Sources close to RBS have confirmed it is considering an offer from Santander UK for its Williams and Glyn brand.
RBS is obliged to sell the 300 or so branches, with nearly two million customers, in order to meet state-aid rules as a result of its 2008 bailout.
RBS is also considering a public sale of shares in a new independent business and retail bank.
Hiving off this part of the business has been beset by the difficulty of developing a new IT system.
RBS has already spent over a billion pounds on trying to develop a separate IT platform for the new division.
Lloyds Banking Group experienced similar difficulties and costs in separating out the business now owned by Spanish bank Sabadell and trading under the TSB brand.
The vote to leave the European Union is not expected to affect the decision to offload the business as the deadline for its completion arrives before the UK will have exited the EU even if the mechanism to leave (Article 50) is triggered imminently. The government has said that is unlikely before the end of the year.
The re-emergence of an independent Williams and Glyn on the High Street was supposed to be an important milestone in creating more competition in a banking sector still dominated by five big players (HSBC, RBS, Lloyds, Barclays, Santander).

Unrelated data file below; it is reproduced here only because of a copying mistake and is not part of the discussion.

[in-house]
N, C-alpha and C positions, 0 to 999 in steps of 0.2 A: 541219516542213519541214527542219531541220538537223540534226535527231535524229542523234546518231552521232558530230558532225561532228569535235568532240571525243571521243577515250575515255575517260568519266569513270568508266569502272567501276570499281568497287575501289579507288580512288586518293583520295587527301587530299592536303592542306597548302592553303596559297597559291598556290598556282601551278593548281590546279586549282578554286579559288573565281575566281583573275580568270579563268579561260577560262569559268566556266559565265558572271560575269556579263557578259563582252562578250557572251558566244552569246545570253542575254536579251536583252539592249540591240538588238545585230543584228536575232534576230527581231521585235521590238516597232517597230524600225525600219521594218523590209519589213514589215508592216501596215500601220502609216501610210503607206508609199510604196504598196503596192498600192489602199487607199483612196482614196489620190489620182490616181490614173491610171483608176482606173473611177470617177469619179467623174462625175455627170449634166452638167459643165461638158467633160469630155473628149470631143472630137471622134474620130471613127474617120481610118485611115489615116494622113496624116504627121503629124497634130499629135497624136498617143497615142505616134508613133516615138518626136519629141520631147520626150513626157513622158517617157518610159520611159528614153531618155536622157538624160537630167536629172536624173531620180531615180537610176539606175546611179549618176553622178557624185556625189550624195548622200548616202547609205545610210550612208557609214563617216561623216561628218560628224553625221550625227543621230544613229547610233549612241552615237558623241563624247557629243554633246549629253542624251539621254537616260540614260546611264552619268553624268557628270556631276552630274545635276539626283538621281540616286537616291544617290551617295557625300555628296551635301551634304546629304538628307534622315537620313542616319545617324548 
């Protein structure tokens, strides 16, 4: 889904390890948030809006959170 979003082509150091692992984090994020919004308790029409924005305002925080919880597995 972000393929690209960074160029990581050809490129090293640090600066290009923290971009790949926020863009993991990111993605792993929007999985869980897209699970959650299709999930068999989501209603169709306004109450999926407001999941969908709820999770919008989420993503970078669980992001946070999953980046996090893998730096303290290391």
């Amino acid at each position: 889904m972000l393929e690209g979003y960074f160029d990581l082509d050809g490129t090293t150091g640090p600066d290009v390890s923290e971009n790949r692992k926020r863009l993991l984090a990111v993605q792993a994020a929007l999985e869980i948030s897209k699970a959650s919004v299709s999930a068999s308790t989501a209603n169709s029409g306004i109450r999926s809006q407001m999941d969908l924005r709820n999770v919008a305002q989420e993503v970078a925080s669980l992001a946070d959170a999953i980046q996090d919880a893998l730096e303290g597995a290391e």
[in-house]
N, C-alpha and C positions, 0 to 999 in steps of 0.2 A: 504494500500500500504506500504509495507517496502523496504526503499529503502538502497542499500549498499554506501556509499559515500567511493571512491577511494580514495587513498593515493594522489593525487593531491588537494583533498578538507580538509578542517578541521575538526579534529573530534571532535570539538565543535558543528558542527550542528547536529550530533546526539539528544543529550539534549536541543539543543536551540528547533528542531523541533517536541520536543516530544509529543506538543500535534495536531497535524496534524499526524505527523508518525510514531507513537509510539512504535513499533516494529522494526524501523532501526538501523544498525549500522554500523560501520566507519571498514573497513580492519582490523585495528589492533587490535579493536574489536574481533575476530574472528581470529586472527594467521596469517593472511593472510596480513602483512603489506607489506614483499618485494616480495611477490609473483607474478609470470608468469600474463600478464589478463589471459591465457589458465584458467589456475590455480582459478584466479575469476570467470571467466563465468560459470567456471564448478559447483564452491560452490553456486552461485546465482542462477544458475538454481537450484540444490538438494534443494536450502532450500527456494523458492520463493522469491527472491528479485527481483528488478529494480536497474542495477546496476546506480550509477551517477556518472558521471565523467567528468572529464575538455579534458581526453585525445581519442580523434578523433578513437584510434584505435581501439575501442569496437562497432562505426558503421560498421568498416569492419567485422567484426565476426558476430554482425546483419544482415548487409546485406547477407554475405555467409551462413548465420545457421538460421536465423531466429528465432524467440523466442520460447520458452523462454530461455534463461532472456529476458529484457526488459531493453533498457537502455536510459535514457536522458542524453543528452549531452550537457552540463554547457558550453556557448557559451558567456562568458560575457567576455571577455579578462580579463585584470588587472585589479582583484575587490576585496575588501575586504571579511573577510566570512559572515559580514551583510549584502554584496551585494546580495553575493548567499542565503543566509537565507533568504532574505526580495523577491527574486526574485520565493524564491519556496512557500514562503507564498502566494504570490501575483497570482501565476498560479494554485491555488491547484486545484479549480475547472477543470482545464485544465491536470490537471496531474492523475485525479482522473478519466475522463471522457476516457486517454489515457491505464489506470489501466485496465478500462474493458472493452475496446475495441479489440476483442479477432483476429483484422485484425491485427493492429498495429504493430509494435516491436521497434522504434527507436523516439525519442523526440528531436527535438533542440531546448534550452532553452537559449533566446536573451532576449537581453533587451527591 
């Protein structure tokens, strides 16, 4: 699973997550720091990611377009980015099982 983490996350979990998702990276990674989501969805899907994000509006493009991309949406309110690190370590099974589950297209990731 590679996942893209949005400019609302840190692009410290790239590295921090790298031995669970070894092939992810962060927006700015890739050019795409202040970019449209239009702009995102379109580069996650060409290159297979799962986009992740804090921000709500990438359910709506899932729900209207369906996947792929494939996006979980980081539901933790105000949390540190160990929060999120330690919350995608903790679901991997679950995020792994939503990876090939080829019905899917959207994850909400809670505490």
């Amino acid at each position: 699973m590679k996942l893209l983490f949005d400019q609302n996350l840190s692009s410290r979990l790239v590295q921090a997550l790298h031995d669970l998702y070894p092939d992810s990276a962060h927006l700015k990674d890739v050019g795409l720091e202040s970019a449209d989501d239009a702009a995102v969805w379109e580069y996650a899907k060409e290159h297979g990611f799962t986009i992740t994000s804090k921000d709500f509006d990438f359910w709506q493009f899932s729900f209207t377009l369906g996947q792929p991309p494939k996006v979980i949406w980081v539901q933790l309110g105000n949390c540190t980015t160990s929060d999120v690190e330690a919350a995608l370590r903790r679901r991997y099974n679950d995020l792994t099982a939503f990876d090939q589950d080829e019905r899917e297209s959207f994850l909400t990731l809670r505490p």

A sale to Santander would frustrate that objective.
A number of other new small entrants - so called challenger banks such as Aldermore, Shawbrook, Metro and Virgin Money have struggled to gain sufficient scale to mount that challenge. Some have been more severely affected by Brexit as they have sought to cater for underserved, and in some cases riskier, markets such as buy to let and commercial property.
Talks with Santander are still ongoing and could yet fall apart.
RBS is not expected to announce any definitive agreement when it releases its latest results on Friday, which are expected to reveal further losses as restructuring charges continue to offset profits at its core business.